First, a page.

Sometimes the right thing gets done — and even for the right reasons. Such was the case on Monday, when the oft-contentious Shelby County Commission seemed bound to indulge itself in another round of pointless gridlock and
throw one more bender that would leave due process, the community, and the body politic at large with a lasting hangover.
Undoubtedly, county Election Administrator Rich Holden protested too much when he laid the blame for hasty and last-minute district maps in the elections of 2012 on the failure of the County Commission to honor its deadline for completing redistricting after the census of 2010.
A state investigation and county audit found other reasons for the problems that surfaced that year with the issuance of thousands of wrong ballots, and most of those reasons lay within Holden's own province. Besides, the Commission's new 13-member single-district system was not scheduled to be in place until this year. So Holden and the Shelby County Election Commisson (SCEC) could just have bypassed the issue of redistricting for the County Commission and gotten the maps that counted in shape for an error-free election cycle.
Still, the administrator had a point. The Commission delayed making up its mind on its district maps for an unconsciionably long time. The deadline for their self-reapportionment had been December 31, 2011, and it wasn't until Chancellor Arnold Goldin had to make a redistricting decision for them by issuing a summary judgment in mid-June 2012 that the Commission's 13 single-member districts were made official. Neither side had bent; it took Goldin to break the impasse. And maybe Holden and the SCEC would indeed have presided over an error-free election season in 2012 if they hadn't decided to wait the commission out.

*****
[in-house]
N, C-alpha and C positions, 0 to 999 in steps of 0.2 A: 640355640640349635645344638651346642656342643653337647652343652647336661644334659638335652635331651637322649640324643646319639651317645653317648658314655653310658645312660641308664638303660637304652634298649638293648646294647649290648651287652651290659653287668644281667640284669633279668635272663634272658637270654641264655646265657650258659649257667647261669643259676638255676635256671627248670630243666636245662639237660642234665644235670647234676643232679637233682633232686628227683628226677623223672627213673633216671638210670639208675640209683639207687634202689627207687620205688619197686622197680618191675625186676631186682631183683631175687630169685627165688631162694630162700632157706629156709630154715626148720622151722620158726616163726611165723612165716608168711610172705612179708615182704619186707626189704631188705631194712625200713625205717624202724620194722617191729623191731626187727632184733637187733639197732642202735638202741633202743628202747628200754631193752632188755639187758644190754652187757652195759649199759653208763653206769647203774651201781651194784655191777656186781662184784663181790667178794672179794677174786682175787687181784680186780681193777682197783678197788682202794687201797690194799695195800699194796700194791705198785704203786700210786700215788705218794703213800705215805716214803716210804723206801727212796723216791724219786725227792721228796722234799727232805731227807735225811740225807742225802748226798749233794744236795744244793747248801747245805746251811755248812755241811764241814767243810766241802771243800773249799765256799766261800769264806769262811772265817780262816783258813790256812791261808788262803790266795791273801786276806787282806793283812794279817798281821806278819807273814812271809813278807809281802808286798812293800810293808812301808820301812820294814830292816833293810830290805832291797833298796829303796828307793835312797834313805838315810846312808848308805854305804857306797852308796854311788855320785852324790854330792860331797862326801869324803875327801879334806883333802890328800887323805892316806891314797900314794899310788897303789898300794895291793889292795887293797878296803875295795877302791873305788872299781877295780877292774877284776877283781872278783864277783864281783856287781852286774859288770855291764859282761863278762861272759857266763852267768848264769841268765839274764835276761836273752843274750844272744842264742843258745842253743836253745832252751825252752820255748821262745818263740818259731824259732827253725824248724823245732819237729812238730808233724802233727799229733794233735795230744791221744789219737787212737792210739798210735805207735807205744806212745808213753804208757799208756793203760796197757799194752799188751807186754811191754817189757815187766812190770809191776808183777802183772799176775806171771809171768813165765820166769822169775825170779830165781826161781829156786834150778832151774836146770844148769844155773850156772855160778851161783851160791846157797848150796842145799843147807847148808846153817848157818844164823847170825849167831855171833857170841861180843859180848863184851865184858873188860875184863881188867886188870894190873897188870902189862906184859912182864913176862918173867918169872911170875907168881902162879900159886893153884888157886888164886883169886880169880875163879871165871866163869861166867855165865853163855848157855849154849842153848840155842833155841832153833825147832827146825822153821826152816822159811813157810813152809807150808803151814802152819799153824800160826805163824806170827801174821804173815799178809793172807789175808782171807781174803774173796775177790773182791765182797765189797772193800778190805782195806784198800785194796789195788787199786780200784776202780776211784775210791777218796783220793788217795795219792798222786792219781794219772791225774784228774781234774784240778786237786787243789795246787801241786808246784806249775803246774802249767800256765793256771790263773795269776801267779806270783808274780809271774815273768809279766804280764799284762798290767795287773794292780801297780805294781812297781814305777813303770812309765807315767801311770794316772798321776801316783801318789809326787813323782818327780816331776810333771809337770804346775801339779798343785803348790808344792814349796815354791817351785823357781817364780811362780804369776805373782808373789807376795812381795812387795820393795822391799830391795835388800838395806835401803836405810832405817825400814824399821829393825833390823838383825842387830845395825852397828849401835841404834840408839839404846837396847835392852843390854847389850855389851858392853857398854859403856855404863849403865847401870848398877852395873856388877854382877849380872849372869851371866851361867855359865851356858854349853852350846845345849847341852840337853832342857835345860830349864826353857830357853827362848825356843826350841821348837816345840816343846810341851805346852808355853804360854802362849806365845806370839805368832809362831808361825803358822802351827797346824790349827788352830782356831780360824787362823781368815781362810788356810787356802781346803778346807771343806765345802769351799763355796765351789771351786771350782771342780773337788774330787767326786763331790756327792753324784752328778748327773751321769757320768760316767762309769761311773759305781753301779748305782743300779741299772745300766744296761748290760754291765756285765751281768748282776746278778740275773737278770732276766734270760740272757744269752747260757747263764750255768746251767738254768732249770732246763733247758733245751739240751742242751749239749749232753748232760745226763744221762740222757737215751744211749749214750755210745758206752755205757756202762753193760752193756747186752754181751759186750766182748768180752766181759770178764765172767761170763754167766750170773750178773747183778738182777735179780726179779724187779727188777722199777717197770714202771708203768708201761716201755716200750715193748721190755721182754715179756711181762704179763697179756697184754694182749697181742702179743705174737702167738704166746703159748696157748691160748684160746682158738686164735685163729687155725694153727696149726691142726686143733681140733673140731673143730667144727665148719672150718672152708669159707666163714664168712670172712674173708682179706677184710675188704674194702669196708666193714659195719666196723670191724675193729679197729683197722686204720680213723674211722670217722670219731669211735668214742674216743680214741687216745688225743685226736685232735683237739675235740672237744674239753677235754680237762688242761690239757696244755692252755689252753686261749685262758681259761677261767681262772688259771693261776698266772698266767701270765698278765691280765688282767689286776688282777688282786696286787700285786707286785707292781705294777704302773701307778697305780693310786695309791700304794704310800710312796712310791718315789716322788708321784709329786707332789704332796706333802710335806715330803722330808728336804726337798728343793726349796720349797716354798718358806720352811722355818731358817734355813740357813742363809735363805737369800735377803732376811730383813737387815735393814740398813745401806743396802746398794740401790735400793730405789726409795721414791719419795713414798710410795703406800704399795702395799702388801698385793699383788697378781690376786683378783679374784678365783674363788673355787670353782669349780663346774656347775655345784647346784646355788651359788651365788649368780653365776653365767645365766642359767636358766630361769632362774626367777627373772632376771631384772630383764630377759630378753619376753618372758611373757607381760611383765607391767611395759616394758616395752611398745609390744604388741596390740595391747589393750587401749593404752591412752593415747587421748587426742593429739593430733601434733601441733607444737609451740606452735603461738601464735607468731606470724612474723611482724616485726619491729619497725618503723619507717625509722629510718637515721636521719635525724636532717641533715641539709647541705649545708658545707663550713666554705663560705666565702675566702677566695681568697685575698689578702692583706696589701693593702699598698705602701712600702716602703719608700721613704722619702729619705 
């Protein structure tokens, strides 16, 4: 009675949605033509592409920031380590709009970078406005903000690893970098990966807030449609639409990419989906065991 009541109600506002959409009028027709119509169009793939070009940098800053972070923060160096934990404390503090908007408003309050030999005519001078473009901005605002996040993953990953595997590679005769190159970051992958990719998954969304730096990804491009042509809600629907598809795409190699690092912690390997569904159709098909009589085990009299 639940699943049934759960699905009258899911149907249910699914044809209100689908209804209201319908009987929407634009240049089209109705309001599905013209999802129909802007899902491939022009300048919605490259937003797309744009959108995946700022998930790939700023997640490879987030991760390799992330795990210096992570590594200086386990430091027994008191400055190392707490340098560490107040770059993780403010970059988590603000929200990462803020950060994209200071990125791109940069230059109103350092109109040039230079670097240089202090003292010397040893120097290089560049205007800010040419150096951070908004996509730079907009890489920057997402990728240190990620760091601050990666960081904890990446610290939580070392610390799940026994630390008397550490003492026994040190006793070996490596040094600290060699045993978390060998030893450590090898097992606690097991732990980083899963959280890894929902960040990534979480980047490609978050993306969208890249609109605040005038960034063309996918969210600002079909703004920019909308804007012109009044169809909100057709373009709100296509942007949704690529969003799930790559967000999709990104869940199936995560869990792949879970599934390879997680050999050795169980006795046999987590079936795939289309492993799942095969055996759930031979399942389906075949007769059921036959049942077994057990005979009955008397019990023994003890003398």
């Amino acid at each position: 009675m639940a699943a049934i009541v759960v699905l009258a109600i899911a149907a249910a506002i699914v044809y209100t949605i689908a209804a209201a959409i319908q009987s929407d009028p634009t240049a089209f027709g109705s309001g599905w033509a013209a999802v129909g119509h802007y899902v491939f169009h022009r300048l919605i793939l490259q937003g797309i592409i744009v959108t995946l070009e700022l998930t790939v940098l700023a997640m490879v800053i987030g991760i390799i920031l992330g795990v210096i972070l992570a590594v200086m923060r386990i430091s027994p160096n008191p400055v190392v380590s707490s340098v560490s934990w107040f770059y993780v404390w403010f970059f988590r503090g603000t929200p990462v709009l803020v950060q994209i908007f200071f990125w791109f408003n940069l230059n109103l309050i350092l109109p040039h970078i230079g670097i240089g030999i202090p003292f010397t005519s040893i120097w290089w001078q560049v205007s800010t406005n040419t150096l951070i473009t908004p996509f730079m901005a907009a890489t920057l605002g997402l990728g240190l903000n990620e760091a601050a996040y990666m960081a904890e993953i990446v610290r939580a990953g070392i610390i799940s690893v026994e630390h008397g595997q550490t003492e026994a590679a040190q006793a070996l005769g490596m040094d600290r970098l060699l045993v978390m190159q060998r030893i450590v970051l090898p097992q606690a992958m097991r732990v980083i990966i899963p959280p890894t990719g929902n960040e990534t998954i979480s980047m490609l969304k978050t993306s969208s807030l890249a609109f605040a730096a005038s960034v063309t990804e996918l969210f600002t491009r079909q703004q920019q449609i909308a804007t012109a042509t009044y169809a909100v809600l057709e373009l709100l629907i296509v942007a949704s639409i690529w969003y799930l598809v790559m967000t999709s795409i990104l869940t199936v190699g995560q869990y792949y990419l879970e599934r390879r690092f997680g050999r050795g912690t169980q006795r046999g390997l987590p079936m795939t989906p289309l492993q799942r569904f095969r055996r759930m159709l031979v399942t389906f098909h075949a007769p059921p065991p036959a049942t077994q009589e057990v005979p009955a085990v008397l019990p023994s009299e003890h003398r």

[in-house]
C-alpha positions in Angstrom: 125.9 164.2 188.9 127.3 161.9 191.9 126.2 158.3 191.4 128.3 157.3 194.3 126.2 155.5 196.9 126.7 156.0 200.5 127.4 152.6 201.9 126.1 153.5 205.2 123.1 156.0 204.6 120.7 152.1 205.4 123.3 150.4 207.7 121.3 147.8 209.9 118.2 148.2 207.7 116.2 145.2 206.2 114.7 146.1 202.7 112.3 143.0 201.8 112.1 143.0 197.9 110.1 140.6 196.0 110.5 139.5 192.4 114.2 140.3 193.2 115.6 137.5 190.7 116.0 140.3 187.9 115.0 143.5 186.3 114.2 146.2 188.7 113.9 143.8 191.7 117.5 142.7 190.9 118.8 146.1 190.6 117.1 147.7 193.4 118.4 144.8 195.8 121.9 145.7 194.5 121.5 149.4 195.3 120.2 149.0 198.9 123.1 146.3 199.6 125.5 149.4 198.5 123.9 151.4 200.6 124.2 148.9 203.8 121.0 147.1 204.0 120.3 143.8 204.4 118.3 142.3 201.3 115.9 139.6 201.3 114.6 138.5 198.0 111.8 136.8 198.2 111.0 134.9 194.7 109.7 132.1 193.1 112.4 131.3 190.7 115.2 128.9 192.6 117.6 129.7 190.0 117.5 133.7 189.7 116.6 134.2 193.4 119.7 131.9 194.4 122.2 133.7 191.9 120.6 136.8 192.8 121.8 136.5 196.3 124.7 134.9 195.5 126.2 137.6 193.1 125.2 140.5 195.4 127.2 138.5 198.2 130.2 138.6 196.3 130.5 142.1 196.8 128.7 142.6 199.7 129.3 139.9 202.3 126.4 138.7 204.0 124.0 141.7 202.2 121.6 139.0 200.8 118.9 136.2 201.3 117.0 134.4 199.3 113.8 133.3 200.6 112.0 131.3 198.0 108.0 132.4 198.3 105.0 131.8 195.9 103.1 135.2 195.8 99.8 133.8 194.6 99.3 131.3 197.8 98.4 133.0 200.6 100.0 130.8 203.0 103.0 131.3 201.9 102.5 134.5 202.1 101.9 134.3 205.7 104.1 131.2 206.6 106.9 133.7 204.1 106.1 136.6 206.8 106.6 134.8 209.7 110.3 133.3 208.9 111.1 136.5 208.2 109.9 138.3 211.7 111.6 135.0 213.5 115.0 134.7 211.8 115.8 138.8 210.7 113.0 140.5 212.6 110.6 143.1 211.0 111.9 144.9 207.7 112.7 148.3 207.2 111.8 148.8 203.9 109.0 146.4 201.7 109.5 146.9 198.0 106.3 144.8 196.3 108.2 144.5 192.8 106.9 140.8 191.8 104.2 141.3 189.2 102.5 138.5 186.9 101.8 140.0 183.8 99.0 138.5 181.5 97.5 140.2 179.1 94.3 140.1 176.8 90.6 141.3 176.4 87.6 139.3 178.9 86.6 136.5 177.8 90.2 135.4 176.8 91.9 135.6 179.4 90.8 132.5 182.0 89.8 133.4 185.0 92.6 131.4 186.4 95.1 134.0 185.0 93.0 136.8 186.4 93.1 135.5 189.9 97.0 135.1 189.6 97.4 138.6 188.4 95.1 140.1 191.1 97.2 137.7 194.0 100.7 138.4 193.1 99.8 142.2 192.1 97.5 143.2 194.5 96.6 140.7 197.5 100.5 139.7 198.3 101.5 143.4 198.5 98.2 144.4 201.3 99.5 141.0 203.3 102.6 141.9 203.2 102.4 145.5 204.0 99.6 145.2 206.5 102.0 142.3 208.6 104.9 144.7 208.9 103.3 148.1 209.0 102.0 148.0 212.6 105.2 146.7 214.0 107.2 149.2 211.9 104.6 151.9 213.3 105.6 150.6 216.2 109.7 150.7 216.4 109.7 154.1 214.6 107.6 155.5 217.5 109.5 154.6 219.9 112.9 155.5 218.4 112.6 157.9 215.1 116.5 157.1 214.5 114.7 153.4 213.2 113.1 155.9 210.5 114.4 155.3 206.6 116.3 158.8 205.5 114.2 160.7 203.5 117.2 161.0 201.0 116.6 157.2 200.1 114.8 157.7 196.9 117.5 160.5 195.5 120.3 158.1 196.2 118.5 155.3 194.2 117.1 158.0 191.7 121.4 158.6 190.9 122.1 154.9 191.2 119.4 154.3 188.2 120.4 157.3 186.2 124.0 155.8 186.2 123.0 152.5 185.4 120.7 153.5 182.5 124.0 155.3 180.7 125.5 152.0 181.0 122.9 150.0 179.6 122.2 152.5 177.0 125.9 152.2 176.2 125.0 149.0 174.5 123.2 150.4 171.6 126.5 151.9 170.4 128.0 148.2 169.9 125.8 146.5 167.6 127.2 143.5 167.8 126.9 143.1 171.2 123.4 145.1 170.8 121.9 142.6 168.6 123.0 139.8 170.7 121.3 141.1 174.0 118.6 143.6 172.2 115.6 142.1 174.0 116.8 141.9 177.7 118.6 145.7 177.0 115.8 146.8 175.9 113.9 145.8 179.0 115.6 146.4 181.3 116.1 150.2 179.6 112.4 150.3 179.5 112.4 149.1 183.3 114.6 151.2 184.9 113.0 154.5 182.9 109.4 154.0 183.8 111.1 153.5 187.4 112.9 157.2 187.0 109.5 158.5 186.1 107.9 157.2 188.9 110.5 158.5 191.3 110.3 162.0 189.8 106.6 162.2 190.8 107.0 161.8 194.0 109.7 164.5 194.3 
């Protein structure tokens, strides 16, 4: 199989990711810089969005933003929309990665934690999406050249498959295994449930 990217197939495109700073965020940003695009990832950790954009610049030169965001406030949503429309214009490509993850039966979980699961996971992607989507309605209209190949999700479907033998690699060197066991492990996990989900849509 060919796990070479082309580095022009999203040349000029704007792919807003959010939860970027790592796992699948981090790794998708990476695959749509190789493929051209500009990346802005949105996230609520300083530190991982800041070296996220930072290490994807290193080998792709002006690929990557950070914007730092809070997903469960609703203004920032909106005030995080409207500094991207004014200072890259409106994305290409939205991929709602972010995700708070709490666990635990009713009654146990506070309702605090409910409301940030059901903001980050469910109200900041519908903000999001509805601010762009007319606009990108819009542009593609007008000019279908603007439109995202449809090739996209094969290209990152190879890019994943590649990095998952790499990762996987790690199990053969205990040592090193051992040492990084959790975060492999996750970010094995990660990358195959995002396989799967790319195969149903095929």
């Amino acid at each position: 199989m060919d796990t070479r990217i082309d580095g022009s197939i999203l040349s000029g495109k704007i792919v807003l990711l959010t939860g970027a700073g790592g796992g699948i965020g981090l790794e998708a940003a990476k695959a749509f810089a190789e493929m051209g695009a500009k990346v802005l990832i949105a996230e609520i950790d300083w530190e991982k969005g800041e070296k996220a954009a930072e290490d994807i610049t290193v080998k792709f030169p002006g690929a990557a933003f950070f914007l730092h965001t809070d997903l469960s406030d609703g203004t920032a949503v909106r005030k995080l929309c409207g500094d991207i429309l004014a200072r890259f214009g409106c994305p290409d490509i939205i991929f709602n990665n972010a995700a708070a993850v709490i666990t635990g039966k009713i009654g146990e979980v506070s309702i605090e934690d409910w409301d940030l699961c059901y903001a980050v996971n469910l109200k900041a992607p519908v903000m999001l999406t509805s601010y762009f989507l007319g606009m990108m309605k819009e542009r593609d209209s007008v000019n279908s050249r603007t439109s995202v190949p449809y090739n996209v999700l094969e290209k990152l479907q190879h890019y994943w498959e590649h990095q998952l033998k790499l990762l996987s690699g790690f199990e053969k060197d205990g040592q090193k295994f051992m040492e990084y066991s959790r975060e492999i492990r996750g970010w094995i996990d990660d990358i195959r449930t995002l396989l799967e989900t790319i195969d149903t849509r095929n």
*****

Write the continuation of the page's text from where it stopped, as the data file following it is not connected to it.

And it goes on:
A specter of the same sort as 2012 loomed over Monday's commission meeting. The issue this time was whether to adopt a nine-district map for the Shelby County Schools (SCS) board or a seven-district map. The coalition that had consistently taken the side of SCS against the suburbs was for nine districts. Those who had backed municipal school districts in the suburbs wanted seven districts, and they also wanted to add on to the new District 4 that portion of Germantown where three SCS schools are located — in effect giving the residents of that area votes in two different school districts — SCS and the new Germantown municipal system.
This was the last regular commission meeting before the SCEC's de facto March 3rd deadline for allocating precincts for the next round of SCS elections. So they needed the maps. Yet the two factions deadlocked and started talking about postponing a decision for days, maybe weeks. A case of Here We Go Again?
Except suburban Commissioner Steve Basar, who had been on the prevailing side in one of the procedural votes that had blocked consensus, evidently decided that the commission, this time anyhow, shouldn't tempt the fates. He asked for reconsideration, changed his vote, and ultimately the Commission was able to vote for a plan assigning nine districts, confined to the areas being served by SCS. Your move, Election Commission.
We congratulate Commissioner Basar and hope he doesn't get too much constituent flak for his eminently sensible decision.